3

I'm trying to use Powershells Invoke-Webrequest to send a soap envelope to a password protected web service. The password contains the '£' char, which is causing the following error:

Invoke-WebRequest ...The formatter threw an exception while trying to deserialize the message: There was an error while trying to deserialize parameter http://tempuri.org/:password. The InnerException message was 'There was an error deserializing the object of type System.String. '�inthemiddle' contains invalid UTF8 bytes.'.  Please see InnerException for more details.</faultstring></s:Fault></s:Body></s:Envelope>

This is the script (sensitive information removed):

[xml]$SOAP = '<soapenv:Envelope xmlns:soapenv="http://schemas.xmlsoap.org/soap/envelope/" xmlns:tem="http://tempuri.org/">
   <soapenv:Header/>
   <soapenv:Body>
      <tem:MethodName>
         <tem:password>passwordtextwit£inthemiddle</tem:password>
      </tem:MethodName>
   </soapenv:Body>
</soapenv:Envelope>'

$headers = @{"SOAPAction" = "http://tempuri.org/service/MethodName"}

$URI = "https://<MY URI.com>/service.svc"
$out = Invoke-WebRequest $uri -Method post -ContentType 'text/xml' -Body $SOAP -Headers $headers

It doesnt seem to matter what type/encoding I force the $SOAP to be, Invoke-Webrequest insists on interpreting the '£' as a '�'.

Any ideas?

  • Is your script file itself unicode or utf-8 encoded? – jurgenb Apr 8 '15 at 12:37
  • Its being generated on the fly by an agent (not written by me) - but if I take the output and paste into ISE I have the same problem, so whatever encoding ISE on Windows 2012 R2 (PS 4.0) defaults to I guess. – ItsNotMyStrongPoint Apr 8 '15 at 14:42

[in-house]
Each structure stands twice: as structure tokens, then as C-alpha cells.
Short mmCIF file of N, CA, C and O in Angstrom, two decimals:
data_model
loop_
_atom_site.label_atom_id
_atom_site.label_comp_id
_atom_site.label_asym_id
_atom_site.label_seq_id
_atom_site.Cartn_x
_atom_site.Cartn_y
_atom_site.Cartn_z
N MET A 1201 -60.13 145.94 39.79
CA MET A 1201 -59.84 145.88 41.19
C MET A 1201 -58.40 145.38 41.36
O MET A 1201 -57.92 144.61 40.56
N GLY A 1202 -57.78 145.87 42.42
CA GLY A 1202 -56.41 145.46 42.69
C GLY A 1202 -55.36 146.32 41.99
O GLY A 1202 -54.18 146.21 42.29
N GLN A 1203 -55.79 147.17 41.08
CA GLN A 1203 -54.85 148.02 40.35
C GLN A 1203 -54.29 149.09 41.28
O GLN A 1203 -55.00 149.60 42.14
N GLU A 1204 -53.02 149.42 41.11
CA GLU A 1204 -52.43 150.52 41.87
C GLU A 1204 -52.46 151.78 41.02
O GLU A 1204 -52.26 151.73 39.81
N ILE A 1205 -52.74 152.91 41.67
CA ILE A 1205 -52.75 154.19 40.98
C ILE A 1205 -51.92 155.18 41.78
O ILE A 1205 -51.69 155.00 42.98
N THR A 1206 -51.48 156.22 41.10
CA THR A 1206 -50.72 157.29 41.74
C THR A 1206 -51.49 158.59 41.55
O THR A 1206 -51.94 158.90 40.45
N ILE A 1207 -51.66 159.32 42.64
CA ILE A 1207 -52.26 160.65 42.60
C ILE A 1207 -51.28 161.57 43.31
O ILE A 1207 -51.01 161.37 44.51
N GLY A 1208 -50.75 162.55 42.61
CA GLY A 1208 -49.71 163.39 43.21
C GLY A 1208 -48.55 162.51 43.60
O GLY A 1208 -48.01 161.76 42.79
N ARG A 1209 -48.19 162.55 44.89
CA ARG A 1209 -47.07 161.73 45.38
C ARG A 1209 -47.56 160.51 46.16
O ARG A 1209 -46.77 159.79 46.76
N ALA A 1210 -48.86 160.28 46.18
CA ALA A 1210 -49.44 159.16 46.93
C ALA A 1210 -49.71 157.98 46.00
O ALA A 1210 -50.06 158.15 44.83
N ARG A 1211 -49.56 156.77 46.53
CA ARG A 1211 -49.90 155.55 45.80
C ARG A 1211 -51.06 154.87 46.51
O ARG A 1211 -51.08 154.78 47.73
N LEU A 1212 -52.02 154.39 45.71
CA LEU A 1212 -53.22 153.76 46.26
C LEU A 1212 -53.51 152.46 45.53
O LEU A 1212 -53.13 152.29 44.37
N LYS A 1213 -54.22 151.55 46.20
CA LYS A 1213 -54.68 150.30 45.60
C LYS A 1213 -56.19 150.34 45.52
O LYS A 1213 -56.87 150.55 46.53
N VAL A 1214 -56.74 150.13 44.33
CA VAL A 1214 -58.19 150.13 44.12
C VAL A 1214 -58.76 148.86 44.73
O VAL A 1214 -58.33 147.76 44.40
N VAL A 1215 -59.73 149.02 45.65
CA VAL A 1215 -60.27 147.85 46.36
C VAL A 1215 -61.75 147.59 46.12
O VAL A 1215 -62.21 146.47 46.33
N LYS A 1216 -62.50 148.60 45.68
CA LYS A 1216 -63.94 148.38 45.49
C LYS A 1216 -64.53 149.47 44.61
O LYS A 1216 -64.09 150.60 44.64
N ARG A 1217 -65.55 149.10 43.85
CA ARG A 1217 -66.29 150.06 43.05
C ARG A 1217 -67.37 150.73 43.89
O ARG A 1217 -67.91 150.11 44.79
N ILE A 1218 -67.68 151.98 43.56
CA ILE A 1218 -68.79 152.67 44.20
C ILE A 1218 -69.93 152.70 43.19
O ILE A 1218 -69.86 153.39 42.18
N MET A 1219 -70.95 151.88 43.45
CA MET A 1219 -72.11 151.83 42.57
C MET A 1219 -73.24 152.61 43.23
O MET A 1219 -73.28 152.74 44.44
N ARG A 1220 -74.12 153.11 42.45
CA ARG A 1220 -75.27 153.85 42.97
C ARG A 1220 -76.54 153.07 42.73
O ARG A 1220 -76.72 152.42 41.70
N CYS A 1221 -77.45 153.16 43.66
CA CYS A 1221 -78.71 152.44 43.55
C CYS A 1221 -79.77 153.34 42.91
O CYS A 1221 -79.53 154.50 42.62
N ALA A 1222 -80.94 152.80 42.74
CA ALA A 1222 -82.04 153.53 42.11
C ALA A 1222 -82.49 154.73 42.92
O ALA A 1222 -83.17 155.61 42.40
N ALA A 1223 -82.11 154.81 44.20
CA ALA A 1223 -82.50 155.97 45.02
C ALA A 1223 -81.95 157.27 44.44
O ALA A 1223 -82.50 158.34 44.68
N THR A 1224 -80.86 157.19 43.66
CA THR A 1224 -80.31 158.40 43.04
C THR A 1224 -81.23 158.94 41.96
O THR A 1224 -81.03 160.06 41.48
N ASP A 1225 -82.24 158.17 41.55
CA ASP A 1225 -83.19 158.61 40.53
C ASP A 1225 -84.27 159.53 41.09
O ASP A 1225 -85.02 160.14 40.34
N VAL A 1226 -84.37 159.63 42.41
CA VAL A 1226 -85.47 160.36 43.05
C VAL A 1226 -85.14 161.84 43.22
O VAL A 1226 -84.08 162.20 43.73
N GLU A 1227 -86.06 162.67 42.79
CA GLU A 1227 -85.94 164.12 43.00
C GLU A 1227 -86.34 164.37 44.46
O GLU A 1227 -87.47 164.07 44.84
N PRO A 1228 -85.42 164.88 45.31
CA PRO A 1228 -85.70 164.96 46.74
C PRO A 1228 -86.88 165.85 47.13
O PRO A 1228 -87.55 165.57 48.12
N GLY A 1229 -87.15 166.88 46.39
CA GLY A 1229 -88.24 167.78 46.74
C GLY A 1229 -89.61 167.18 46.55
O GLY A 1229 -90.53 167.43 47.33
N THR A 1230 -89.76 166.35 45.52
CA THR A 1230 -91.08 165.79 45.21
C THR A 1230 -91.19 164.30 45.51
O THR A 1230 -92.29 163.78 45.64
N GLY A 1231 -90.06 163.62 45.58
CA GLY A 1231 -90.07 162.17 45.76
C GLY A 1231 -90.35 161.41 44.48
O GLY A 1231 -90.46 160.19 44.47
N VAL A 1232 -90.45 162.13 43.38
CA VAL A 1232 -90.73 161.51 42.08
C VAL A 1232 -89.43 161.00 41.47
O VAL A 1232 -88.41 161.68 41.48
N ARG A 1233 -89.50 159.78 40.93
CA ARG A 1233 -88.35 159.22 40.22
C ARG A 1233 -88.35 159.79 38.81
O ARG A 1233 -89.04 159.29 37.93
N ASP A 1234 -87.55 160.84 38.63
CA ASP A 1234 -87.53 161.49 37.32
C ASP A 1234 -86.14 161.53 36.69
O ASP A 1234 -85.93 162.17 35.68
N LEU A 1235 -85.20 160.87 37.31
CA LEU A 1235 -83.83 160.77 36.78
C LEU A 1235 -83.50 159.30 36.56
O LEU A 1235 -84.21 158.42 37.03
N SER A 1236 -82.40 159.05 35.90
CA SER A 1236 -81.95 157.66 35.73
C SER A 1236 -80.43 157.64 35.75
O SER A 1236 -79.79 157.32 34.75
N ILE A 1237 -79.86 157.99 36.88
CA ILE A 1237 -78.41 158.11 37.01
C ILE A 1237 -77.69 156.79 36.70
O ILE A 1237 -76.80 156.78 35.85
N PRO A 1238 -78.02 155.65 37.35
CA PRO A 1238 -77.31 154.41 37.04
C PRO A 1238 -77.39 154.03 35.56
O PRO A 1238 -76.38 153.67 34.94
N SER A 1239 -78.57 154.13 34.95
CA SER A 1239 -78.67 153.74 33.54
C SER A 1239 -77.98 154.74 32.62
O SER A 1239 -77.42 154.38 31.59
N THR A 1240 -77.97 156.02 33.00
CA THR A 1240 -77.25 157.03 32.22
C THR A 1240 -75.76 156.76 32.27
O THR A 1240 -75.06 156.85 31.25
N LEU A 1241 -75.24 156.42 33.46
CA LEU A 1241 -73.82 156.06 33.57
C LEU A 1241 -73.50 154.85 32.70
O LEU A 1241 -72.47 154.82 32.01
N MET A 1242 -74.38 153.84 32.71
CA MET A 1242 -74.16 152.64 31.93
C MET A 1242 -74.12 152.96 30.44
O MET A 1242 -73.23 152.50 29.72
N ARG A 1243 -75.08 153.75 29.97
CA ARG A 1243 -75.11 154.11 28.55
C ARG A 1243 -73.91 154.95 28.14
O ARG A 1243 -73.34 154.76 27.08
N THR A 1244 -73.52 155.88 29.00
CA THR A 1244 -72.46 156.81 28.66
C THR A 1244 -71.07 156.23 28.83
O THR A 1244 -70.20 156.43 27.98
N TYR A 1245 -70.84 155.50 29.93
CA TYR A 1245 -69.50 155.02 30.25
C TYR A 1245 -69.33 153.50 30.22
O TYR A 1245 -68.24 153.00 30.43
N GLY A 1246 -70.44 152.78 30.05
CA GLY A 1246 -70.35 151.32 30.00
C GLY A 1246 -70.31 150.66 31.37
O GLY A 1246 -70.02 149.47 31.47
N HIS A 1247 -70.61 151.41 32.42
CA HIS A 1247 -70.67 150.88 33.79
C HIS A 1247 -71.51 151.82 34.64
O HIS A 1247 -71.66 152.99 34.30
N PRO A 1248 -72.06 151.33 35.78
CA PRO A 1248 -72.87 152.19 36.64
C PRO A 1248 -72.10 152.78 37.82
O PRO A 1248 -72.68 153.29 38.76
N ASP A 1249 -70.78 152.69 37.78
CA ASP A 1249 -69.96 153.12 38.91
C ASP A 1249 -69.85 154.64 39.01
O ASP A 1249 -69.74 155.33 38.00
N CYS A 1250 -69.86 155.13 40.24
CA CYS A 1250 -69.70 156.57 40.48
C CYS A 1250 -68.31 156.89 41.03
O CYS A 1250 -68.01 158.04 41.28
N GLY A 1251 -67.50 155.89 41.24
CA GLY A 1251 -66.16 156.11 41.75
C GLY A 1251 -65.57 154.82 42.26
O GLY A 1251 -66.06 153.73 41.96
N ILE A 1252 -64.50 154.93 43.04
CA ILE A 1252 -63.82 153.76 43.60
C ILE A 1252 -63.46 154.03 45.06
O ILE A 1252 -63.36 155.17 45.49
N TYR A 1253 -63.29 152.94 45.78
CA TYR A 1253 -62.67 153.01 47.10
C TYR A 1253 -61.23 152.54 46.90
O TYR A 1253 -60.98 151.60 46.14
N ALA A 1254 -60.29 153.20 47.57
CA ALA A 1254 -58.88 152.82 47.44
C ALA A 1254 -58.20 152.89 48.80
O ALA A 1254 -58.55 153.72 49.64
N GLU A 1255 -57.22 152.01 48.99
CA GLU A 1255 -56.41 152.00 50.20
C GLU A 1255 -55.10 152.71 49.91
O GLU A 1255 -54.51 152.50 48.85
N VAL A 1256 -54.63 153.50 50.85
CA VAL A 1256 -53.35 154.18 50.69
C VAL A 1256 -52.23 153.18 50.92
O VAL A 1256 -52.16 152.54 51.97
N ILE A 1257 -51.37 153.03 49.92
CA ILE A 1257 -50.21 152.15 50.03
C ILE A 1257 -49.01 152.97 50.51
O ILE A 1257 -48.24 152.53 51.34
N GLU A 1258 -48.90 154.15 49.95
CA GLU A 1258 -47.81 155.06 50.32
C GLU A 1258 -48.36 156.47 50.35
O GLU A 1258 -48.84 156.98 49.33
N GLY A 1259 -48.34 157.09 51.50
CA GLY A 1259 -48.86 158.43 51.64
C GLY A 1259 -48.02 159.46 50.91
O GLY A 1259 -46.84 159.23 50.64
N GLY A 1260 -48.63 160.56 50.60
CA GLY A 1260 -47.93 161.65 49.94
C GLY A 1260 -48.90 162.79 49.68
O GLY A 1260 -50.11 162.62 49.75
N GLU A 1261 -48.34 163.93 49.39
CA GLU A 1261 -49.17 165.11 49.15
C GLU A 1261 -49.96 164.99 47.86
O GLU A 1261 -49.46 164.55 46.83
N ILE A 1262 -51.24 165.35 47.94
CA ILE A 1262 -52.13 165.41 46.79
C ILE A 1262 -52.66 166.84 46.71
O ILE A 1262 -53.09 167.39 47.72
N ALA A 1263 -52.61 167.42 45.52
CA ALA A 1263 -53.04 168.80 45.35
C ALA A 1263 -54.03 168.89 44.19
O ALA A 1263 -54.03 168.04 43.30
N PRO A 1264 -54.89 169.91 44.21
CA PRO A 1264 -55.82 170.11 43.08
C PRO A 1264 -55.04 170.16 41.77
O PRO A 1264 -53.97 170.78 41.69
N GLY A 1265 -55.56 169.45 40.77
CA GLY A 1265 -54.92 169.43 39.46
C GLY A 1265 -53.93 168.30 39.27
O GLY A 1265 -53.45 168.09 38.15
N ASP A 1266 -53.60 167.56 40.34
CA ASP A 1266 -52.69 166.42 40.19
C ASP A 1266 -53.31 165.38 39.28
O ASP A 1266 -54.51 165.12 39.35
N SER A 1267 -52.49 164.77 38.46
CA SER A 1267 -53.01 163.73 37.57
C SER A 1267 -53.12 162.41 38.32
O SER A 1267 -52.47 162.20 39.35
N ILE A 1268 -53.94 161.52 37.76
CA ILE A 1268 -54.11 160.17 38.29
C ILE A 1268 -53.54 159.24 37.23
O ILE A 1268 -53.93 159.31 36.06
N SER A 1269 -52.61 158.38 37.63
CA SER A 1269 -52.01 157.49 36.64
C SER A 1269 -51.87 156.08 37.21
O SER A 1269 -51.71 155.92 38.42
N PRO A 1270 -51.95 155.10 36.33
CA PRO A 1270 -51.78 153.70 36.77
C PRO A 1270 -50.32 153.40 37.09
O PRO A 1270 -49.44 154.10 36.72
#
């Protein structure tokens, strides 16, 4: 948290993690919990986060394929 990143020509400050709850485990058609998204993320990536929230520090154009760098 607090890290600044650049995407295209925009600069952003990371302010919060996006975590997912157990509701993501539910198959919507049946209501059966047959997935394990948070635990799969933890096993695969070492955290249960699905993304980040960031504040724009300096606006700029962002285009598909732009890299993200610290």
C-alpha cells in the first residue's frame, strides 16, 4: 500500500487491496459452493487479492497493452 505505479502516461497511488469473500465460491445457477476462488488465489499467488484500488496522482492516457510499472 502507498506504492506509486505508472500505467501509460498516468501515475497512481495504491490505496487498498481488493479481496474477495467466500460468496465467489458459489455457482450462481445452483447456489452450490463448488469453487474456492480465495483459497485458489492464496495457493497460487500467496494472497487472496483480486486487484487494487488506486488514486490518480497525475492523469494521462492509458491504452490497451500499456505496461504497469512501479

3

It certainly looks like an encoding issue, so here's a few things you can try.

Make sure your file is saved as UTF-8. Use notepad.exe to open it and select Save As. At the bottom there's an "Encoding" dropdown. It should say UTF-8. If not, change it and overwrite the file.

In Powershell print out the file using the type or get-content command. The pound sign should be displayed as a pound sign, not like a question mark. Saving it using notepad (or another editor) in the correct encoding should fix this.

Another thing that might work is storing the SOAP message in a separate file encoded as UTF-8 (or Unicode). Then get the content of the file using Get-Content using the -Encoding parameter and the type you saved it with. Again, this is to make sure the pound sign isn't mangled before it's used in the service call.

If that doesn't work, maybe you can get the password using Read-Host and combine the SOAP message using that.

Last, you can always change the password so it has no characters in the unicode range. You can still use a bunch of special characters as long as they are in the lower ASCII range. E.g. %=+-)ç!"# etc. But that's a last resort I guess.

  • here's something that might also work, encode that pound sign as unicode in the string: stackoverflow.com/questions/1056692/… – jurgenb Apr 8 '15 at 19:46
  • I realise this was a long time ago but the question is showing as unanswered, so will answer it, unsatisfactorily. As the script was being generated on the fly by a process that replaced substitution {{variables}} with text, it was impossible to find out what the encoding was. I ended up cheating and getting the password changed so it didn't have the £ sign in it. – ItsNotMyStrongPoint Apr 28 '16 at 15:41

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